Posted by: Ken Harthun
E-mail scam, Email security, IRS Phishing, Scam, Tax scam
It’s tax time in the U.S. and with that generally comes an increase in the number of phishing scams directed at taxpayers. The IRS, whether we like them or not, has an excellent anti-scam/anti-phishing web site. One key thing to remember is that the IRS does not initiate taxpayer communications through e-mail. Here’s an excerpt from their site:
The IRS does not initiate taxpayer communications through e-mail.
* The IRS does not request detailed personal information through e-mail.
* The IRS does not send e-mail requesting your PIN numbers, passwords or similar access information for credit cards, banks or other financial accounts.
If you receive an e-mail from someone claiming to be the IRS or directing you to an IRS site,
* Do not reply.
* Do not open any attachments. Attachments may contain malicious code that will infect your computer.
* Do not click on any links…
Additional information is provided by the IRS in a recent press release:
IR-2009-41, April 13, 2009
WASHINGTON — The Internal Revenue Service today issued its 2009 “dirty dozen” list of tax scams, including schemes involving phishing, hiding income offshore and false claims for refunds….
The IRS urges taxpayers to avoid these common schemes:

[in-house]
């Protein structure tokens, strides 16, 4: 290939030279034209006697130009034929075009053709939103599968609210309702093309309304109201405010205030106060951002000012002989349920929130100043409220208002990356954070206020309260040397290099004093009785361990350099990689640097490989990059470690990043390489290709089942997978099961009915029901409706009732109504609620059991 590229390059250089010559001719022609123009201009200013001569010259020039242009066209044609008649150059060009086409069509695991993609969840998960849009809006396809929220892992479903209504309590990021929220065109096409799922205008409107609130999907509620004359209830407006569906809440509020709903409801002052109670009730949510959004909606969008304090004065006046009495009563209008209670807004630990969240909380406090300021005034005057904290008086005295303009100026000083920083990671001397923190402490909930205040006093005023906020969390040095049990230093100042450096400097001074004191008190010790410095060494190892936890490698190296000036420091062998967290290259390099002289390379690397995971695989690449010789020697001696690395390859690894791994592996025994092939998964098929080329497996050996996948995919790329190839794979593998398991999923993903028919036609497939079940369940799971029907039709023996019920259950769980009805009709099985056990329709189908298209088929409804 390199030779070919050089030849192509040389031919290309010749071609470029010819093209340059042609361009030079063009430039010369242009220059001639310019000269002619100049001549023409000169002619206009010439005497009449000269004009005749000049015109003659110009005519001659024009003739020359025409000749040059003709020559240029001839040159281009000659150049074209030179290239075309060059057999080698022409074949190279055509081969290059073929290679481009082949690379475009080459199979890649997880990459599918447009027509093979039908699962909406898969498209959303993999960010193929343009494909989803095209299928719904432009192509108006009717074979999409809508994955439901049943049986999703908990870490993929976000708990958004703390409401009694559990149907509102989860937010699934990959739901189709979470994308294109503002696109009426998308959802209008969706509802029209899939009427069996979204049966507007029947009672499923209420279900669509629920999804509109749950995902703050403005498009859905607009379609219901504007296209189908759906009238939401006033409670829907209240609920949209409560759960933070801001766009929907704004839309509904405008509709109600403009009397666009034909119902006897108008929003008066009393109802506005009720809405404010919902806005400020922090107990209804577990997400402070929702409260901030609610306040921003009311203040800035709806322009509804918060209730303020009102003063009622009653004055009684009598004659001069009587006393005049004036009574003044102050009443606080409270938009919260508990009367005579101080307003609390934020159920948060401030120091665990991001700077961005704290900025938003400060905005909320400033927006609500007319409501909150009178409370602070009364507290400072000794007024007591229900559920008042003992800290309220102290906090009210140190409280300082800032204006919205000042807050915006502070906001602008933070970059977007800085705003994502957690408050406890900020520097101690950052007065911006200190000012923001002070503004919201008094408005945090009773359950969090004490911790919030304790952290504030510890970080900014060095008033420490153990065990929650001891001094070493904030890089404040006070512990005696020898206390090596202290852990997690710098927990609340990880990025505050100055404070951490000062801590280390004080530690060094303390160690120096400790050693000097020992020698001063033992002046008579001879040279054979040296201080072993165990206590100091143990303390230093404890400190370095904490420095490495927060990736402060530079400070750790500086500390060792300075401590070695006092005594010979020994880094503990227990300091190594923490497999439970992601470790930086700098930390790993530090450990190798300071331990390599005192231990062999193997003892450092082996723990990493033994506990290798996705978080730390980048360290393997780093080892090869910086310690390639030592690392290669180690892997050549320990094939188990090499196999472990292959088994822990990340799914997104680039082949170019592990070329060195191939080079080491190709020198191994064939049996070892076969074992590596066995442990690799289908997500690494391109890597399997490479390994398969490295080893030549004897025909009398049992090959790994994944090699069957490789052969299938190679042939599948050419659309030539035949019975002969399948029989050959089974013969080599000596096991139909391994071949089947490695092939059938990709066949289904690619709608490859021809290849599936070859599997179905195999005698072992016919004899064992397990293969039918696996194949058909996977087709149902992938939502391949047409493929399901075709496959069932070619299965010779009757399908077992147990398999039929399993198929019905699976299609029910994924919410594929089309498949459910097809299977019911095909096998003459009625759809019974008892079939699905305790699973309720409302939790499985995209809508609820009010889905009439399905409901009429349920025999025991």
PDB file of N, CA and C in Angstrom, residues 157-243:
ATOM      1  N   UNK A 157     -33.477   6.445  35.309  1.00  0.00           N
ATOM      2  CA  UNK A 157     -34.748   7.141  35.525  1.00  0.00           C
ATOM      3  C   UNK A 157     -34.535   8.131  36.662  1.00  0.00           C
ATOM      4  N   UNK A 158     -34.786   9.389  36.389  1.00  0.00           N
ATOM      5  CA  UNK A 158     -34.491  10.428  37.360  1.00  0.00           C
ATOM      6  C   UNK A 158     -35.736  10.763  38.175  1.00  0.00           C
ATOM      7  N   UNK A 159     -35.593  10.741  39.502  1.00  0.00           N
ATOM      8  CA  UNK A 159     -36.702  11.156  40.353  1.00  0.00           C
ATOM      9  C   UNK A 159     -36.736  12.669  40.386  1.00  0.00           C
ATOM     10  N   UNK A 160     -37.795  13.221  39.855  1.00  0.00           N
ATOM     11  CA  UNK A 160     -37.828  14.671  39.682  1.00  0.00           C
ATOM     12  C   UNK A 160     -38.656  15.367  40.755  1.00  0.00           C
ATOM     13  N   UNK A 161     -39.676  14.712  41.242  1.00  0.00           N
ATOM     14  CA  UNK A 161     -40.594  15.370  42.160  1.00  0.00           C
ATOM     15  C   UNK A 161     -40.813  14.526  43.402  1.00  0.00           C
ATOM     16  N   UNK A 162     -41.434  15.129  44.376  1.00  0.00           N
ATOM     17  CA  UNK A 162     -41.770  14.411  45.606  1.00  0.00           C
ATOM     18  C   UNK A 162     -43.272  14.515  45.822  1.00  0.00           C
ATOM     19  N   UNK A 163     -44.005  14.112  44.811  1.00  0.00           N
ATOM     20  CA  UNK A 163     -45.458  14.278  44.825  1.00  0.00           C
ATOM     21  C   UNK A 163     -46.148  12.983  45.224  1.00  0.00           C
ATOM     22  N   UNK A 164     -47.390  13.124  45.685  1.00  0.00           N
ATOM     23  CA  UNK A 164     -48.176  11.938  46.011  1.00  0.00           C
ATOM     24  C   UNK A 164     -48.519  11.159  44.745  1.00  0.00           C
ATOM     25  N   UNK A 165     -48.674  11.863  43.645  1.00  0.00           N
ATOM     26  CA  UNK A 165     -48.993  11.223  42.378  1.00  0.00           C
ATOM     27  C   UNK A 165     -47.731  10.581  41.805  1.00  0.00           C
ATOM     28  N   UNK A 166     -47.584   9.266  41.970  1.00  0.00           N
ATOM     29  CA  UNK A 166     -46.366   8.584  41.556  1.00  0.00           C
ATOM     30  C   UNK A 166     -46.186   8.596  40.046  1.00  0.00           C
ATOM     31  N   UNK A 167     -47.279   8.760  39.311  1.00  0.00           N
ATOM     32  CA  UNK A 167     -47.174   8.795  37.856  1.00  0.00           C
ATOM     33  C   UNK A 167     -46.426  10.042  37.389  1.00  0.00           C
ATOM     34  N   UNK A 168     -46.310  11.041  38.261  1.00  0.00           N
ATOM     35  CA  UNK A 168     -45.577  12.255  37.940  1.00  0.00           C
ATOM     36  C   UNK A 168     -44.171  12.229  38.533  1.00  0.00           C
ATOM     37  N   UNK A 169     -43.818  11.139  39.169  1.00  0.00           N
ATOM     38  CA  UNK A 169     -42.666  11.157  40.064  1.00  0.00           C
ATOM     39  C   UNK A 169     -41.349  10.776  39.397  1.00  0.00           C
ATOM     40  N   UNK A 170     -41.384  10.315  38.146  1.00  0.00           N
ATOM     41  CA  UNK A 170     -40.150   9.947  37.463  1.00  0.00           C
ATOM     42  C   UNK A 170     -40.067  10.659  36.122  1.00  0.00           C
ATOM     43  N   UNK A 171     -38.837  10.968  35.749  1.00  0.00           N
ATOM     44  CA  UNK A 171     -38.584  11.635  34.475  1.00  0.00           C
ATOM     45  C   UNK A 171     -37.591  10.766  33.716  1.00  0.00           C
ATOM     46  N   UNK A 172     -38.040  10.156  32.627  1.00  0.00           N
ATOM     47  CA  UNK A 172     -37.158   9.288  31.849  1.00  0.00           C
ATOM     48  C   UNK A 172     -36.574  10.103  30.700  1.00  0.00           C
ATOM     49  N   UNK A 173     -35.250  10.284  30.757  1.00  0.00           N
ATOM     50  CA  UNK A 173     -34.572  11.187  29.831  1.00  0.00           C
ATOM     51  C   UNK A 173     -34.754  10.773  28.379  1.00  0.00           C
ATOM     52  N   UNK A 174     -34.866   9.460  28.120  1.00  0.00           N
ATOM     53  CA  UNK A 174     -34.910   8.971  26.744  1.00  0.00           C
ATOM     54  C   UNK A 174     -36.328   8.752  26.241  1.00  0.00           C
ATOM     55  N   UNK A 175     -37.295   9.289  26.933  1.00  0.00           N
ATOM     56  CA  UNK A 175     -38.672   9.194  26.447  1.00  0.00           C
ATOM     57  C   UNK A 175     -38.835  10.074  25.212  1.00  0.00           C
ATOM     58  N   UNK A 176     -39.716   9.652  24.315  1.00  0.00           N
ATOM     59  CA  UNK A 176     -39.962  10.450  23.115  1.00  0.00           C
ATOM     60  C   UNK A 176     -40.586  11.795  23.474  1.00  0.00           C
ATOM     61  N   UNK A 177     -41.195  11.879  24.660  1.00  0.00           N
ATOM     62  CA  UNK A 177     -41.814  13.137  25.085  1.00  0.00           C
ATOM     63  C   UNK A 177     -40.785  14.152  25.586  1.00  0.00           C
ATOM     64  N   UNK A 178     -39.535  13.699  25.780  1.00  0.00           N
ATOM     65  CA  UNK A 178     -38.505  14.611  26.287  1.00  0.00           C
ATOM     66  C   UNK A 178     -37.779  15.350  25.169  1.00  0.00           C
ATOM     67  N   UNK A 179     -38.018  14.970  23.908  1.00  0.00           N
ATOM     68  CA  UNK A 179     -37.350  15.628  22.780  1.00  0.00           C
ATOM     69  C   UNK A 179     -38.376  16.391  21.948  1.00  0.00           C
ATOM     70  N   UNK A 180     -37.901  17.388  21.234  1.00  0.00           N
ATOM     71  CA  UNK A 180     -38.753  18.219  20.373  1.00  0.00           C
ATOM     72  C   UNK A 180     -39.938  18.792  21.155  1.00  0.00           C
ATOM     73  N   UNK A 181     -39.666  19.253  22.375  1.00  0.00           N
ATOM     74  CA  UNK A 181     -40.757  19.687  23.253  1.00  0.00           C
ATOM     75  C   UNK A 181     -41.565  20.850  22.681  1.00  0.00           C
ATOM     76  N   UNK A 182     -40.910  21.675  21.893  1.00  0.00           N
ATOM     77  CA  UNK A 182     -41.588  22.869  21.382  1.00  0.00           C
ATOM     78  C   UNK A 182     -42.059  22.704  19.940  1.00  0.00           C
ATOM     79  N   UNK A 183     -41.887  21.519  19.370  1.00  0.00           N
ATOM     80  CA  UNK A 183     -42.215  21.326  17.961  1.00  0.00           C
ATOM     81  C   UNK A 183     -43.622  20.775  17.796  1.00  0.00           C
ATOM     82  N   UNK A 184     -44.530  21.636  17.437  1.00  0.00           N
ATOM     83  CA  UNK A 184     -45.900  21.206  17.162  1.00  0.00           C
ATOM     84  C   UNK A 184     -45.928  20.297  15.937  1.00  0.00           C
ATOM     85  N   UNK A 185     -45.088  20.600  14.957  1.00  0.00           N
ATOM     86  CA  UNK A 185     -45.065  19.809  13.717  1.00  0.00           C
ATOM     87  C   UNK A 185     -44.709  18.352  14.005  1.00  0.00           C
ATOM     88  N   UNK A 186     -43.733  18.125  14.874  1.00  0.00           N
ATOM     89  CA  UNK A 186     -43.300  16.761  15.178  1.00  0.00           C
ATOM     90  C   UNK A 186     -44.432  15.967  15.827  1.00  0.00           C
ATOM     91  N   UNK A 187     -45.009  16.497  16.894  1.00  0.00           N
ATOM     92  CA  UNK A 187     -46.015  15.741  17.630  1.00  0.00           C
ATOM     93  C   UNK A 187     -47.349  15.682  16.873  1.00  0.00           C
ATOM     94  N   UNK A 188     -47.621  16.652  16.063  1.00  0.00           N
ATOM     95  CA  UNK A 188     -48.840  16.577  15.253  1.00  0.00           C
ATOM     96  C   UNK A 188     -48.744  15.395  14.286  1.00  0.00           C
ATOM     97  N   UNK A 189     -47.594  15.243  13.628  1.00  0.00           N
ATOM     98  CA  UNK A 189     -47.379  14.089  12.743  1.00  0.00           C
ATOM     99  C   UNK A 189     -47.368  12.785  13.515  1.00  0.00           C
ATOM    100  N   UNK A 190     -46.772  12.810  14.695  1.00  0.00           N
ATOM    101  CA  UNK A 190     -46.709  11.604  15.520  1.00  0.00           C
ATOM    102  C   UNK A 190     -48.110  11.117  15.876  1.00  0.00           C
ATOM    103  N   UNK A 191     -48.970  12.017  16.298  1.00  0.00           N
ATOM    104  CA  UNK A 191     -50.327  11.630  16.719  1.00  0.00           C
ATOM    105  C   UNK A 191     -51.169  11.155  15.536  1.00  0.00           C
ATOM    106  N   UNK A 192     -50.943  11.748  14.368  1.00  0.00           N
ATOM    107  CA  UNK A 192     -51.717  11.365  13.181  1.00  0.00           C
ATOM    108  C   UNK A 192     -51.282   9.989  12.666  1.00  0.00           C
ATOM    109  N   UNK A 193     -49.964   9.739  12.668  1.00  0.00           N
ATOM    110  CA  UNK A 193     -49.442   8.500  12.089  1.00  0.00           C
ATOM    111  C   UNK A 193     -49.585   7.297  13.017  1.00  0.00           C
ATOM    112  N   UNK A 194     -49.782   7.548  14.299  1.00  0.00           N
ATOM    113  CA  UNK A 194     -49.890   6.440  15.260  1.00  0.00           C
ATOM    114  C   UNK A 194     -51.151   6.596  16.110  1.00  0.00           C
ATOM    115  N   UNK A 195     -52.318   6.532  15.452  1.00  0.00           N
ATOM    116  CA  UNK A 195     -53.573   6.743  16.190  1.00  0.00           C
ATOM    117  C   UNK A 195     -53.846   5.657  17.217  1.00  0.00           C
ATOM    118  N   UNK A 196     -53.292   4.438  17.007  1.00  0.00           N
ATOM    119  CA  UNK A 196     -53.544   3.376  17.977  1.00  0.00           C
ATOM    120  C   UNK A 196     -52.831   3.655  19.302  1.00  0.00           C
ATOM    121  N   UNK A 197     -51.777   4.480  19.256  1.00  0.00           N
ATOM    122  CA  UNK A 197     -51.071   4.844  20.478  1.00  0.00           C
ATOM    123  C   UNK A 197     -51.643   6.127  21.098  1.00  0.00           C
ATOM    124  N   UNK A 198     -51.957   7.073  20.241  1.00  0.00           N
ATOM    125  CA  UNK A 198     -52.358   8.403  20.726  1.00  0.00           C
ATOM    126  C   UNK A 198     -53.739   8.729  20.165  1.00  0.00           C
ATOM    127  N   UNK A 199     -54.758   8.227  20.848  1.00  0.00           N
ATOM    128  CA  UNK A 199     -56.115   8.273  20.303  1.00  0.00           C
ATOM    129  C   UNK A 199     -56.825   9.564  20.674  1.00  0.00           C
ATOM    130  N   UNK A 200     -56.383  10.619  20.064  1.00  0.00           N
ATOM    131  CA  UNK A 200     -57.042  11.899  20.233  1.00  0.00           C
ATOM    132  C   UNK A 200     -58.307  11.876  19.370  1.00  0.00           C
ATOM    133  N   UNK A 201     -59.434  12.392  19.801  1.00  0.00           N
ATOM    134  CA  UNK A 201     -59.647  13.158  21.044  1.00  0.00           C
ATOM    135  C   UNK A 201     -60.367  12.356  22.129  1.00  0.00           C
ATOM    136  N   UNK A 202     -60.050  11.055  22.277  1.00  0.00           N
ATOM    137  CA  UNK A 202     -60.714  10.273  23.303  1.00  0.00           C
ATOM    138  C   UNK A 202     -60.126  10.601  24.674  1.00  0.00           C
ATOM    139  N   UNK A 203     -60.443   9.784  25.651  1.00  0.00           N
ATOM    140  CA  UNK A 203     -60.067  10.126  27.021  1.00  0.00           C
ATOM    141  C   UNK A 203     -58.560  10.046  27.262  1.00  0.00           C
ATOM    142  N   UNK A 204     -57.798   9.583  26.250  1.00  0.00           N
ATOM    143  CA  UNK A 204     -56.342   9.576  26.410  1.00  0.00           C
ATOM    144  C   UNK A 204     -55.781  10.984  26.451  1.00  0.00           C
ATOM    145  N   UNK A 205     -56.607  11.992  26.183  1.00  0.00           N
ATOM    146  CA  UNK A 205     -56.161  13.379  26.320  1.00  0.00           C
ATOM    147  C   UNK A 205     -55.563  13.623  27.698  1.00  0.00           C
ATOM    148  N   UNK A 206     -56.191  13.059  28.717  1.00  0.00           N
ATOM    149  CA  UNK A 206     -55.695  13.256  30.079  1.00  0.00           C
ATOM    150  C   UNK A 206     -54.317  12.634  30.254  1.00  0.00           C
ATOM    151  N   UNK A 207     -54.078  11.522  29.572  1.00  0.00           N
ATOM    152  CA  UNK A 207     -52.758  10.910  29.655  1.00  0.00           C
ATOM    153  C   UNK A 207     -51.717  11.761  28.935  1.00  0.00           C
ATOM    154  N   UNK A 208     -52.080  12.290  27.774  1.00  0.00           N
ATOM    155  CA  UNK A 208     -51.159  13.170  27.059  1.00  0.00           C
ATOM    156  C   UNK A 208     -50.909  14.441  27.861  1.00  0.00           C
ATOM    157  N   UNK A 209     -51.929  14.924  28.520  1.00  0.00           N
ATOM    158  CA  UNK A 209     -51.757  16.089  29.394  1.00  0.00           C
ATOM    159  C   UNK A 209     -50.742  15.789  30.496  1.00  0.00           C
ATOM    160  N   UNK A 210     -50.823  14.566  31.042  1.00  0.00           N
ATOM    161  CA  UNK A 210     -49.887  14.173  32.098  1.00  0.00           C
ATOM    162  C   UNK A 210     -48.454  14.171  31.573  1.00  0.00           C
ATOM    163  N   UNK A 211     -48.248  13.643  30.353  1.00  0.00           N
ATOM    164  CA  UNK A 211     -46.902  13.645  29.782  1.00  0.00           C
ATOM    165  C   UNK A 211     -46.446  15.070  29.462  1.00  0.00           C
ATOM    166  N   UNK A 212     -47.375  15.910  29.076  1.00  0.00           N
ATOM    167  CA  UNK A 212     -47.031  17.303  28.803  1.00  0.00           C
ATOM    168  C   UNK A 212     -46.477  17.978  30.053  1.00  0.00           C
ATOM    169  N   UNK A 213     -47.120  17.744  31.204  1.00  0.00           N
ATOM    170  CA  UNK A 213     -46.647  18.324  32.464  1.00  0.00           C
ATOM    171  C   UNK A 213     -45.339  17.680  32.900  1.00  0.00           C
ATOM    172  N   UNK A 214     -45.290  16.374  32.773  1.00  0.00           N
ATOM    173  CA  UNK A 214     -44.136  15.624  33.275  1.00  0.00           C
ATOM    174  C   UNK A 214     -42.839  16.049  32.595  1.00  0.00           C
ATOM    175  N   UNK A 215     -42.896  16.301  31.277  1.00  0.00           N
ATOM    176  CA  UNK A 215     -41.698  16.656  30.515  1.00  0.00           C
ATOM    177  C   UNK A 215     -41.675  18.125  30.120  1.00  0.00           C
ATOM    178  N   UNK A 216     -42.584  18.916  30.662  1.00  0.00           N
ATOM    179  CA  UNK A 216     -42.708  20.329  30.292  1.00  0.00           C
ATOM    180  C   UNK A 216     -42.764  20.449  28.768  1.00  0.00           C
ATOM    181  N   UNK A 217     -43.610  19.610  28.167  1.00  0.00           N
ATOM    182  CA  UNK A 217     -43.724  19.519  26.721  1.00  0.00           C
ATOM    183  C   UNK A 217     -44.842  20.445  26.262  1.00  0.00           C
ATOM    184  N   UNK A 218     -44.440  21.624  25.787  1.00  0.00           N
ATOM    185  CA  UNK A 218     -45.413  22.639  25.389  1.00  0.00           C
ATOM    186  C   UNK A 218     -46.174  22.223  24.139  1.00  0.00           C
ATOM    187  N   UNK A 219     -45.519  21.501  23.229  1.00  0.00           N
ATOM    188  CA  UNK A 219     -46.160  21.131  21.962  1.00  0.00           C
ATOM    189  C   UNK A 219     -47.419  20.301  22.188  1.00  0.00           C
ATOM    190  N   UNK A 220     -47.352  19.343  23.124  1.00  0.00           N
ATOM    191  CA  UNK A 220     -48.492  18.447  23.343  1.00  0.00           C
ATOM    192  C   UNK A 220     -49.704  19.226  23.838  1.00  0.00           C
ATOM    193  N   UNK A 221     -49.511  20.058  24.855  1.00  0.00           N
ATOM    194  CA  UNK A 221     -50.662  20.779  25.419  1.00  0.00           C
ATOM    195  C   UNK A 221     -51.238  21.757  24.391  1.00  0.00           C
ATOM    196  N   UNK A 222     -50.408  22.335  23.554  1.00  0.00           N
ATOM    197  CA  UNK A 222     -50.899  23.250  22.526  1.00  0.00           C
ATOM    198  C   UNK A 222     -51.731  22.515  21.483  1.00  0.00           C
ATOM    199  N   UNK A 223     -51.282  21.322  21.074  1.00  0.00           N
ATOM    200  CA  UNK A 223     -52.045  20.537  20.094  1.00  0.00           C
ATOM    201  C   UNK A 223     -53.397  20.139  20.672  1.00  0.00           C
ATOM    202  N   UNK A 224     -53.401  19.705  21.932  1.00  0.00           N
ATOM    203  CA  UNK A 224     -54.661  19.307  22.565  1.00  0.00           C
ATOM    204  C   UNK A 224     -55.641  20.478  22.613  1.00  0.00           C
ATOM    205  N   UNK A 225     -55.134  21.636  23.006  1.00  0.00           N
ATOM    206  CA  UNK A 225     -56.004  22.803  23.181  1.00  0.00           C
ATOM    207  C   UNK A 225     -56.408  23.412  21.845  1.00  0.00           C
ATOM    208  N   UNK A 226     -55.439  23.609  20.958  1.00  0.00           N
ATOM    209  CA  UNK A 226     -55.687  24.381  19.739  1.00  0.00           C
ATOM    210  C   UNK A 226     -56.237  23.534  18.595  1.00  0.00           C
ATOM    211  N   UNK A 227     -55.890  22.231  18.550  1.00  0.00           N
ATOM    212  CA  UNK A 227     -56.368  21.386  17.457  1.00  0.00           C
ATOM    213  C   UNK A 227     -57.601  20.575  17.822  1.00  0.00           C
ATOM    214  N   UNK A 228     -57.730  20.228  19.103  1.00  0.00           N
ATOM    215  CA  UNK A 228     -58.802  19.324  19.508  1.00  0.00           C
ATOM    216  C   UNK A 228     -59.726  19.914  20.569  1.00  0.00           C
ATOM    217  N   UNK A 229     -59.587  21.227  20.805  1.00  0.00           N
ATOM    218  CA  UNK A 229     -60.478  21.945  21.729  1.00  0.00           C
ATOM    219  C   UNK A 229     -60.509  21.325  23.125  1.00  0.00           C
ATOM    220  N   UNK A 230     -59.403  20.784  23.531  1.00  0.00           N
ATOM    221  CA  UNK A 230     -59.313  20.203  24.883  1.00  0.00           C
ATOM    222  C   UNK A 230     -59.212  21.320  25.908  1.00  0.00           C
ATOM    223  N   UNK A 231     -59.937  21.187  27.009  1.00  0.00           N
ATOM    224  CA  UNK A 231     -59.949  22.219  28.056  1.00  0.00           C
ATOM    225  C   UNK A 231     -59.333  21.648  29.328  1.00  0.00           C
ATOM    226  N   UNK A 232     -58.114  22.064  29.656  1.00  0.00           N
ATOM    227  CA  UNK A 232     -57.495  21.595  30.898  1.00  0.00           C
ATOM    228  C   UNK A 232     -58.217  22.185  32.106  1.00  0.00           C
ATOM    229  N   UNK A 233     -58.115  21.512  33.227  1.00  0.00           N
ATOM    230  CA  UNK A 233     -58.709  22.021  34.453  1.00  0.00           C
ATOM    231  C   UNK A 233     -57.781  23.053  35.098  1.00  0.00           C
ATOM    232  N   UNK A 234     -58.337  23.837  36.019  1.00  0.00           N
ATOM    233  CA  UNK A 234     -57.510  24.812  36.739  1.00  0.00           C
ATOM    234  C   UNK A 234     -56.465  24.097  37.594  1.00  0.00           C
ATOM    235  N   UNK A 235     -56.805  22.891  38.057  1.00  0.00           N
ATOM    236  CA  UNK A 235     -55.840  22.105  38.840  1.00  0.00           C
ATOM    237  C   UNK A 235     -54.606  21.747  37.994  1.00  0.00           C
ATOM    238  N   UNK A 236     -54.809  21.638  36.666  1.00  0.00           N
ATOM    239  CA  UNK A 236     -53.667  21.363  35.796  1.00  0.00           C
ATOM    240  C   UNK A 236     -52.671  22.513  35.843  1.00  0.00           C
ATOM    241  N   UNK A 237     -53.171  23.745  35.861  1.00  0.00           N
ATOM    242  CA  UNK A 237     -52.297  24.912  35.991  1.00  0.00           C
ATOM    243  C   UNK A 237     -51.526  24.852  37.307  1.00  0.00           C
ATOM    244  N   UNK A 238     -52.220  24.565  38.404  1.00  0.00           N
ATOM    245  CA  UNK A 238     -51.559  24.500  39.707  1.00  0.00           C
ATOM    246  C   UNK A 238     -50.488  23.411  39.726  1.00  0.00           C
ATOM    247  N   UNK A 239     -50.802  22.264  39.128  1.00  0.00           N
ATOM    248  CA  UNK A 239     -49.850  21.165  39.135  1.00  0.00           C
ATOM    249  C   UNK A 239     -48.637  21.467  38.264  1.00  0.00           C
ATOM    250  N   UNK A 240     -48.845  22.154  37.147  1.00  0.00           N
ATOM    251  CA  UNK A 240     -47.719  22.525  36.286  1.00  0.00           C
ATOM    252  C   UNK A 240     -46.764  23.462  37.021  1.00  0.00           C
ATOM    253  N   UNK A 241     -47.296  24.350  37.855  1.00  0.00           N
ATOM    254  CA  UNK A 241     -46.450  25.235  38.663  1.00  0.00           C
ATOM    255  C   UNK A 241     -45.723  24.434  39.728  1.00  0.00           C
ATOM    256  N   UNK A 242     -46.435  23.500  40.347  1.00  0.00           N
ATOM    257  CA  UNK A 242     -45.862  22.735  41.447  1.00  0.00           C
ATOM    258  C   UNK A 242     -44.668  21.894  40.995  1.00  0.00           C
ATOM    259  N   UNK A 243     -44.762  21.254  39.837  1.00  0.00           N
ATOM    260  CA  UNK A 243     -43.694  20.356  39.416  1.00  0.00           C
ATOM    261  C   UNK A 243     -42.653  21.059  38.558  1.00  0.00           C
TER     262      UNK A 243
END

Phishing is a tactic used by Internet-based scam artists to trick unsuspecting victims into revealing personal or financial information. The criminals use the information to steal the victim’s identity, access bank accounts, run up credit card charges or apply for loans in the victim’s name.
Phishing scams often take the form of an e-mail that appears to come from a legitimate source, including the IRS. The IRS never initiates unsolicited e-mail contact with taxpayers about their tax issues. Taxpayers who receive unsolicited e-mails that claim to be from the IRS can forward the message to firstname.lastname@example.org. Further instructions are available at IRS.gov. To date, taxpayers have forwarded scam e-mails reflecting thousands of confirmed IRS phishing sites. If you believe you have been the target of an identity thief, information is available at IRS.gov.
I highly recommend you visit the IRS site and heed their excellent advice: How to Report and Identify Phishing, E-mail Scams and Bogus IRS Web Sites